…Carrie Cracknell's smart production, and Andrew Scott's mesmerising lead performance, create a world both repellent and seductive in this glittering moral fable for our celebrity-obsessed times… Scott… pulls off the brilliant trick of being totally dead behind the eyes and fascinating at the same time, an appalling creature who's both totem and symptom… a really lovely performance by Amuka-Bird… I admire the detail in the writing – the sponsors in Paris full of meeting Johnny Hallyday, the visit to Marnie's parents where he asks for a bigger brandy, the news of a four-star review in his local rag at home – but the apparent slickness of the play carries a strong poetic resonance, too, and stands alongside the very best of Stephens's output to date.
…even if the message is familiar, the writing takes you inside the scrambled brain of Birdland's damaged hero, beautifully played by Andrew Scott, and Carrie Cracknell's production is ceaselessly inventive… The idea of fame as a Faustian pact is hardly new and Stephens never makes clear how original an artist Paul might once have been. But his play's strength lies in its ambivalence towards its main character… Without exculpating Paul, Stephens shows the invasive pressures that come with stardom… Scott's performance catches perfectly Paul's weird contradictions… There is strong support from Daniel Cerqueira… and Nikki Amuka-Bird… And Cracknell's fluid production and Ian MacNeil's design, with its plastic chairs and shifting archway, excellently evoke the dismal anonymity of Paul's materially expansive but spiritually shrunken world.
…The result, though, is curiously dispiriting. For all the air of experiment in the abstract staging and multiple role-play of Carrie Cracknell's striking production, Stephens's drama, which is named after the Patti Smith song, is only intermittently successful at bursting through the cliches of the rock-rake's-progress… Scott – who never sings but performs some sexy Jagger-like dance moves – is excellent at conveying Paul's cruelty and charisma, the spoilt-child charm and the bullying manipulativeness of the terminally bored… There are some powerfully imagined encounters… But there's too much that just feels like a jazzed-up version of the tired tropes of the genre…
…I recently spent a couple of uncomfortable hours having root canal work at the dentist's, and I can honestly say it was a more enjoyable experience than watching this play… the play is yet another deeply depressing dud… It's the kind of role Scott could do in his sleep, and he catches this reptilian character with some panache, with lots of disconcerting stares and sudden mood swings… But it all seems woefully predictable… A talented supporting cast is squandered in unrewarding roles. The design is dull, and the director Carrie Cracknell betrays signs of desperation, at one point flooding the stage for no apparent reason other than relieving the dreadful tedium of the piece. My advice is stay at home and listen to the Stones.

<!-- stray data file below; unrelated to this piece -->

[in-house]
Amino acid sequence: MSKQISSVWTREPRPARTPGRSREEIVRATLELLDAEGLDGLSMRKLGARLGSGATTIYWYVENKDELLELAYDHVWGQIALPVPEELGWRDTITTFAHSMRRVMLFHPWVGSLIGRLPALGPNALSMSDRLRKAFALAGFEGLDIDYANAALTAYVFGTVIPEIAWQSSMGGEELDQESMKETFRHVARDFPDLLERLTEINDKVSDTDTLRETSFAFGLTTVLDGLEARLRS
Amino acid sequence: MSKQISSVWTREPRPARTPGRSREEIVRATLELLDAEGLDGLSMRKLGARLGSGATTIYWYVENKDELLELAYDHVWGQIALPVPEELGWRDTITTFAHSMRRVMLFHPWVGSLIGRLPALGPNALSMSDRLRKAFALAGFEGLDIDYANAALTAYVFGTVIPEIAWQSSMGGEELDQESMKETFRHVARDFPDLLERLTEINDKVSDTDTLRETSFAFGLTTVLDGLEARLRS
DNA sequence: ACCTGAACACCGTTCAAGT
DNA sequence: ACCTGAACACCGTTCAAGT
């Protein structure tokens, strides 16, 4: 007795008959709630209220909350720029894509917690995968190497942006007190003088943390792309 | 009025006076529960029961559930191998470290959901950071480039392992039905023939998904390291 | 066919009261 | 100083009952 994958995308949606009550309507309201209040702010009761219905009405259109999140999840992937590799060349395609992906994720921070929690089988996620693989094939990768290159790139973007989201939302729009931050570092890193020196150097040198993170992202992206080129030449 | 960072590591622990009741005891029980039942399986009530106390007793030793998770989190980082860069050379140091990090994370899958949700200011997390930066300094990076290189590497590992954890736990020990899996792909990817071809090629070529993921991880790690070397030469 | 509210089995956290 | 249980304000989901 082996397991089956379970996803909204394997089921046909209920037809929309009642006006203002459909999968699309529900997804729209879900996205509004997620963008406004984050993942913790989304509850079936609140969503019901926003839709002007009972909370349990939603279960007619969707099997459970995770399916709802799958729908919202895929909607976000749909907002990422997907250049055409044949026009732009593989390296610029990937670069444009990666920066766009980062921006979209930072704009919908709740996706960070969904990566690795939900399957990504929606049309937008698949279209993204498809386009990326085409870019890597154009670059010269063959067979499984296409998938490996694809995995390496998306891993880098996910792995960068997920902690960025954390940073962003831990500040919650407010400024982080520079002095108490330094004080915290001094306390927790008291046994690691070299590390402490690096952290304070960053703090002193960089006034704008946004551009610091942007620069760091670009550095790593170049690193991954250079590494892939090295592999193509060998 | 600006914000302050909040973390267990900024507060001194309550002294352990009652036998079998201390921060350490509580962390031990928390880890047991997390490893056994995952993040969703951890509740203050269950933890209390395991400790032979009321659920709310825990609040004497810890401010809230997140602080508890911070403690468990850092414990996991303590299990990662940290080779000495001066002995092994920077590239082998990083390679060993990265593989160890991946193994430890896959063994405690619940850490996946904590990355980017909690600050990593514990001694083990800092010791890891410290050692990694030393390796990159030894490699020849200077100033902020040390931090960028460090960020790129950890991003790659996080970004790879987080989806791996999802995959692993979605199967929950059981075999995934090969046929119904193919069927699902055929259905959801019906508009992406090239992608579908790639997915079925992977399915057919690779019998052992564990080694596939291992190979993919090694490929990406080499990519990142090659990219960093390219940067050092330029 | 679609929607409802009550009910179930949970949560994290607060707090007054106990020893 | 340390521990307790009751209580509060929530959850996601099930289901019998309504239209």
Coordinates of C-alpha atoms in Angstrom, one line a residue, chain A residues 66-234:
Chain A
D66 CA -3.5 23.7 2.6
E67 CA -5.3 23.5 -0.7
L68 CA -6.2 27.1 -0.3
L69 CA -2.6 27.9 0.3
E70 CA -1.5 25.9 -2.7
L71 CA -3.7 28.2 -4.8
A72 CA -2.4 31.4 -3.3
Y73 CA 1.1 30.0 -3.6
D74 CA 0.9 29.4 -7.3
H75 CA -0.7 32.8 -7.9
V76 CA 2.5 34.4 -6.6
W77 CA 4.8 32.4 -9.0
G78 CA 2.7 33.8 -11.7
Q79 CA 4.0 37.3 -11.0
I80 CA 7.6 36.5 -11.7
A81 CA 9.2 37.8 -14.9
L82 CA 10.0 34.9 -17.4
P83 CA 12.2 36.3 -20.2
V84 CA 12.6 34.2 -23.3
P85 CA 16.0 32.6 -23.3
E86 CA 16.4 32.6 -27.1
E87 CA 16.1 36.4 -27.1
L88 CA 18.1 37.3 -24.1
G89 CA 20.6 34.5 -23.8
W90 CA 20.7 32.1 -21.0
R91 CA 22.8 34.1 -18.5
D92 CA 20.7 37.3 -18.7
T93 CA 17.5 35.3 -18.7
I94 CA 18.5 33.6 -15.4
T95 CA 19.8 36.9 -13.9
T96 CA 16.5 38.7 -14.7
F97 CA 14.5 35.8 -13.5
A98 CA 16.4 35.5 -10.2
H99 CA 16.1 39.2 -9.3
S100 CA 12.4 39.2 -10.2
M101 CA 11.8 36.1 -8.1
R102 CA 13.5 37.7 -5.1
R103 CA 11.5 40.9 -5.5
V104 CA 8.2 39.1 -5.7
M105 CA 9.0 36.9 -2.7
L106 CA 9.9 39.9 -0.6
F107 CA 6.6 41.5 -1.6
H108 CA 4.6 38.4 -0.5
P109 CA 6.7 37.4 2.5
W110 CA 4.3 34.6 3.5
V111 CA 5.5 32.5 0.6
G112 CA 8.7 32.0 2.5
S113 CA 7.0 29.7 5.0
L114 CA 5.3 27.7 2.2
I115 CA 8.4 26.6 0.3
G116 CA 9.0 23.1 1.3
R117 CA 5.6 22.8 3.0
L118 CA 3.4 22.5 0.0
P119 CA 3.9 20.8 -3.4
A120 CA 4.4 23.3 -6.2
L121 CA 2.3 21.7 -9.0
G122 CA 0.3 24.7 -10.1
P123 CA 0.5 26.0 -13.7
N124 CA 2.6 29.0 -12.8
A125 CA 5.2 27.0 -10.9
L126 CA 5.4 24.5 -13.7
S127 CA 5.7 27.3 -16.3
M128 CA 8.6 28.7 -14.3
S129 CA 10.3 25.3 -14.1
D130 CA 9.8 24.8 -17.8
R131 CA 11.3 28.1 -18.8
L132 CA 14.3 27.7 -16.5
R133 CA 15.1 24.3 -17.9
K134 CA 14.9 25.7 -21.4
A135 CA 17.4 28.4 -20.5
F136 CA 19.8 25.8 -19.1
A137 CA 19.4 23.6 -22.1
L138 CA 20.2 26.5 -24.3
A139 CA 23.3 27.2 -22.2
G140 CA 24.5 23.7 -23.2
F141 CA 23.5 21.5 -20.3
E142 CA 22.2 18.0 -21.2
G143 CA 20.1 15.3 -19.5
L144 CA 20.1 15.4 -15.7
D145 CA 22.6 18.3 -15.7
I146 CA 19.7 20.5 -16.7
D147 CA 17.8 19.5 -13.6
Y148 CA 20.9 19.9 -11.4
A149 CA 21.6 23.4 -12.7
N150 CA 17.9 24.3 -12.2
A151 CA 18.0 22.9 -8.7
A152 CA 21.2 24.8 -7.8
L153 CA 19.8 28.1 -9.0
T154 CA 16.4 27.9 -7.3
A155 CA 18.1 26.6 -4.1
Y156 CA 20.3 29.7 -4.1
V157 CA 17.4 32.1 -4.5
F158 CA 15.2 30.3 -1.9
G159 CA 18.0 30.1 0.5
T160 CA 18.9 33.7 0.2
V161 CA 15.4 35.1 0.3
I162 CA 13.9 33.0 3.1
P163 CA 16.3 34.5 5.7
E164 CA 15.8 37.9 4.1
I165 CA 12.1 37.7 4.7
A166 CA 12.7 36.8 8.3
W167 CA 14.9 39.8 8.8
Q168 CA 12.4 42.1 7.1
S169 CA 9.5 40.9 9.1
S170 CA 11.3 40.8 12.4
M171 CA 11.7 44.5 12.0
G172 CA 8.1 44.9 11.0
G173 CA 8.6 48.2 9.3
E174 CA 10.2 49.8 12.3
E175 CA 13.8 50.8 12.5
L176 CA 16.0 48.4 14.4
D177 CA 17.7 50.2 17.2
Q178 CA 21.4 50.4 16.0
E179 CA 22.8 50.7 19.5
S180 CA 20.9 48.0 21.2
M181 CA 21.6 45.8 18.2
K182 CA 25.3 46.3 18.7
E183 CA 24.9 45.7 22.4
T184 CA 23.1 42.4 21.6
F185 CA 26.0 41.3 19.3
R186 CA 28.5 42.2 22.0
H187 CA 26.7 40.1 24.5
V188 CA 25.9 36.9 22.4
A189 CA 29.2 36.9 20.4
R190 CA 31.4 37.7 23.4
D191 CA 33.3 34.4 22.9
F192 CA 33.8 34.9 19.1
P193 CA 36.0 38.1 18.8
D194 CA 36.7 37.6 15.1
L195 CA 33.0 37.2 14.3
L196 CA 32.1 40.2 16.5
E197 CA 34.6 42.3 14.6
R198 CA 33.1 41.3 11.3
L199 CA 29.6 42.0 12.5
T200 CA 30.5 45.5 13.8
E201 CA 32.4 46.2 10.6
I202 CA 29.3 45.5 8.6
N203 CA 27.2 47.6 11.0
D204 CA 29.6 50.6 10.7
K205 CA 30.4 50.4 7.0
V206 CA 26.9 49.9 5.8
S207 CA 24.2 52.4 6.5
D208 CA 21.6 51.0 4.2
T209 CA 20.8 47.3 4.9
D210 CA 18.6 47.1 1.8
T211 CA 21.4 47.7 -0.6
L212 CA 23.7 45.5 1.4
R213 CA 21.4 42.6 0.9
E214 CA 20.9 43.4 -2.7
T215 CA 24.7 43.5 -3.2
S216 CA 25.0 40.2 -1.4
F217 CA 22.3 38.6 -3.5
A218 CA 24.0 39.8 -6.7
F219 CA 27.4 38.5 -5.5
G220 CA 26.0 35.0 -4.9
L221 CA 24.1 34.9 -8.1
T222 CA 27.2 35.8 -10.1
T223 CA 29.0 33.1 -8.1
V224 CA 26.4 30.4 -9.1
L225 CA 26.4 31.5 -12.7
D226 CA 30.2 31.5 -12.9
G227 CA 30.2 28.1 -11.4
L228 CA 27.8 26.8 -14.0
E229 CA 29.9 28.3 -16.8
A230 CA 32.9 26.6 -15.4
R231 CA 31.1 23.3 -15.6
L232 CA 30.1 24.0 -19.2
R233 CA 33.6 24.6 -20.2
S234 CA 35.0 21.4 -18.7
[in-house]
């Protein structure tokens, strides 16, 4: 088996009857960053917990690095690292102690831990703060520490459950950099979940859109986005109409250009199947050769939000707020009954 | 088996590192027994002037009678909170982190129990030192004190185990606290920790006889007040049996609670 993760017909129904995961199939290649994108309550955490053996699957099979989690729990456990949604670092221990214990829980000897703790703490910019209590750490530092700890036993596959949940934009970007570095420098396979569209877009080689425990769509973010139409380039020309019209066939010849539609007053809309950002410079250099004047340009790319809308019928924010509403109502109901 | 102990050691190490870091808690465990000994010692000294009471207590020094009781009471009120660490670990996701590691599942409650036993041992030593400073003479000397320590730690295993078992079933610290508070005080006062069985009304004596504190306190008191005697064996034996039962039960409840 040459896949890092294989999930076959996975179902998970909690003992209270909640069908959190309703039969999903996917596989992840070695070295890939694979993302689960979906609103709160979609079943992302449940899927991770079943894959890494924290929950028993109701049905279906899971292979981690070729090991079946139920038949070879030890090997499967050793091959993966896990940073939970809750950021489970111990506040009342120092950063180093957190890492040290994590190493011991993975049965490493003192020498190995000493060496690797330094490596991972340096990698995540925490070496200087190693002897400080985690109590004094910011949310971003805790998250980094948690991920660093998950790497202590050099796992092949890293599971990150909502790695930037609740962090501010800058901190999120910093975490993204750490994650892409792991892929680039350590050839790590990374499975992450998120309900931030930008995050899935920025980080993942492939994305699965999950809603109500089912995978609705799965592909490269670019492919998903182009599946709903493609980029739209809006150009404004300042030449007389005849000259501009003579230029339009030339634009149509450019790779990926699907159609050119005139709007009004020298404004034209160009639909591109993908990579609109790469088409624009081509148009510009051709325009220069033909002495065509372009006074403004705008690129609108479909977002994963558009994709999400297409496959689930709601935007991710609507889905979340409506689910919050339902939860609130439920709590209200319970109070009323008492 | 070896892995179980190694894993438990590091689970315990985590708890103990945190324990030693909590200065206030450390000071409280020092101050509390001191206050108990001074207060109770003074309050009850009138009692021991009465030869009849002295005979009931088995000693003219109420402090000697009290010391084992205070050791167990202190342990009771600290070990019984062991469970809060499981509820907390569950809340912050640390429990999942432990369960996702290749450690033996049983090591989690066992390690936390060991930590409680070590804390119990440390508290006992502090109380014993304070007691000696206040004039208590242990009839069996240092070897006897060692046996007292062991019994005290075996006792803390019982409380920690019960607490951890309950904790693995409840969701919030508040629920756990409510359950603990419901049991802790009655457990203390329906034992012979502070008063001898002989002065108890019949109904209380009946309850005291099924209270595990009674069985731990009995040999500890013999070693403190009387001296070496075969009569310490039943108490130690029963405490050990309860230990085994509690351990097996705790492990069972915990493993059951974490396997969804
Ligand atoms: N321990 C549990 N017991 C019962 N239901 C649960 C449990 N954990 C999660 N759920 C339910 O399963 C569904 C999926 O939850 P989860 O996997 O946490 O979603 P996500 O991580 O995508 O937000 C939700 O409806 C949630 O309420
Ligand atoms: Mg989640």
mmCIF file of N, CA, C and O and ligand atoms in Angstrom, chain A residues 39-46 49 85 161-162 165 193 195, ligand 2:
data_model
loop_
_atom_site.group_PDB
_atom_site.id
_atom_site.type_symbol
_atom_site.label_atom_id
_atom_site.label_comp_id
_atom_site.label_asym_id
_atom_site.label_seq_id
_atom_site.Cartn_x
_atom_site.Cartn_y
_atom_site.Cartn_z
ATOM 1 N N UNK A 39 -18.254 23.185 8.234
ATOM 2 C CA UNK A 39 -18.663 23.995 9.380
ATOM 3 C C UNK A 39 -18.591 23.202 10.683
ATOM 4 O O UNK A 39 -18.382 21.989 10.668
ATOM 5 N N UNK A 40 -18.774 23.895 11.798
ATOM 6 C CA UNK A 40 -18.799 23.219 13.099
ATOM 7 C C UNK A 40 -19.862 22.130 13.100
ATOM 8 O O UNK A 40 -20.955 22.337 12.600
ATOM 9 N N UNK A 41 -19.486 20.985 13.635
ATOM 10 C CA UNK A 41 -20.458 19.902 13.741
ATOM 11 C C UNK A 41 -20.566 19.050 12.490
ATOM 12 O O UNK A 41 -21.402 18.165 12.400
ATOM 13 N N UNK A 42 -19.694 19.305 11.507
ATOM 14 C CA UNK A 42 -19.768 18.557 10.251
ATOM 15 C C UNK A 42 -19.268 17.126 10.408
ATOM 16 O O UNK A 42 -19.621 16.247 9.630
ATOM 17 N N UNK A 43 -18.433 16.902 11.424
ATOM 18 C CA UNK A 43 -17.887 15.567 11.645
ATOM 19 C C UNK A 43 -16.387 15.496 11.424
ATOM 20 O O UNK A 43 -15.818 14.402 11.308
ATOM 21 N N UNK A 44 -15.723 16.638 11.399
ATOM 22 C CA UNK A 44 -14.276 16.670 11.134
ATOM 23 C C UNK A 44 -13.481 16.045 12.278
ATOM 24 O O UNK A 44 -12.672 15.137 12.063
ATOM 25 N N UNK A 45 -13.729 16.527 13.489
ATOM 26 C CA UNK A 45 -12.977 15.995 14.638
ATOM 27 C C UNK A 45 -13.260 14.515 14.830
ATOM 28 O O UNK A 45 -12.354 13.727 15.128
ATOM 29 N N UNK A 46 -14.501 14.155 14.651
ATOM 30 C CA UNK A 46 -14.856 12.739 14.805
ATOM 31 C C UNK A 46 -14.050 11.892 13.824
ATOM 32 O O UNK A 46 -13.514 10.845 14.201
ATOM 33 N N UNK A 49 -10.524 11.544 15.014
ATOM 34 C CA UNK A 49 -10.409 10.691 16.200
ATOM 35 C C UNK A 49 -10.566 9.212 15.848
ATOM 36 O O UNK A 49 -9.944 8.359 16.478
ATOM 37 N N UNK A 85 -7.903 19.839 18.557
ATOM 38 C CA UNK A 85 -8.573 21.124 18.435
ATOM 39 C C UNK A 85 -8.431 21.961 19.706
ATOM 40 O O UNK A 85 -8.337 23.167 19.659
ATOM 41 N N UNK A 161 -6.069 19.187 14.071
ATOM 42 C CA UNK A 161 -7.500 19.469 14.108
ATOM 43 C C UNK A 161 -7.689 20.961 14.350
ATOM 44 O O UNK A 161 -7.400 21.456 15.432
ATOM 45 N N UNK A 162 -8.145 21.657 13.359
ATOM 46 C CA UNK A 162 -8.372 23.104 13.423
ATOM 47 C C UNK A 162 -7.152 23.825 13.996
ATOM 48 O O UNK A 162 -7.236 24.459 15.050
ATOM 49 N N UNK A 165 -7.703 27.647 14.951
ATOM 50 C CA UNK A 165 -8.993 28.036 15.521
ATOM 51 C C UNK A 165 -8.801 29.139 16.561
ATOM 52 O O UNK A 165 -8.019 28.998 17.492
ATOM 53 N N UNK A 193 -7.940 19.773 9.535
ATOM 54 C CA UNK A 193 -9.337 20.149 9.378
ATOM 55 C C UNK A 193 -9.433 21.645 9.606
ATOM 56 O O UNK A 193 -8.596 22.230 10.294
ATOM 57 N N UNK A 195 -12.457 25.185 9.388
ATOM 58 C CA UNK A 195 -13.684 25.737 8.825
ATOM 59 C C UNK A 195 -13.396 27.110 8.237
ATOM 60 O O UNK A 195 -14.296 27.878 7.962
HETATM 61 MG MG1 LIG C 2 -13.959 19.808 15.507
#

Andrew Scott's extraordinary performance lights up Simon Stephens's new play about a rock god losing his mind. Yet the piece itself, designed to unnerve, is at its most absorbing in the rare moments when it resembles not an addled fantasy but something more conventionally domestic… there's a sharp visual language, courtesy of director Carrie Cracknell. The staging is sparse and bold… There's also strong support, with Daniel Cerqueira excellent… while Nikki Amuka-Bird… evokes the grounded morality of someone who can ultimately break free from the madness of the media circus… there's not enough vitality in this portrait of a supposedly wild individual who can magnetise legions of fans… And for all the charisma of the brilliantly agile Scott, the pulsating excitement of the music that makes him famous never comes across.
…Well, there are lots of details to admire in Birdland… Indeed, for the first 20 or 30 minutes… I thought this might even match Stephens' greats such as Harper Regan or Punk Rock… The trouble is that the rest of the two hours don't colour in that sketch… For all its ambition, though, this story about hollowness itself ends up a little hollow… It's a shame that Birdland doesn't tell us more that we don't already know… the acting is fabulous: not just Scott, but also Nikki Amuka-Bird as Paul's girlfriend, Charlotte Randle as an expat interviewer, Daniel Cerqueira as a posh manager, Alex Price as Paul's grounded bandmate and Yolanda Kettle as his alluring, ill-fated girlfriend.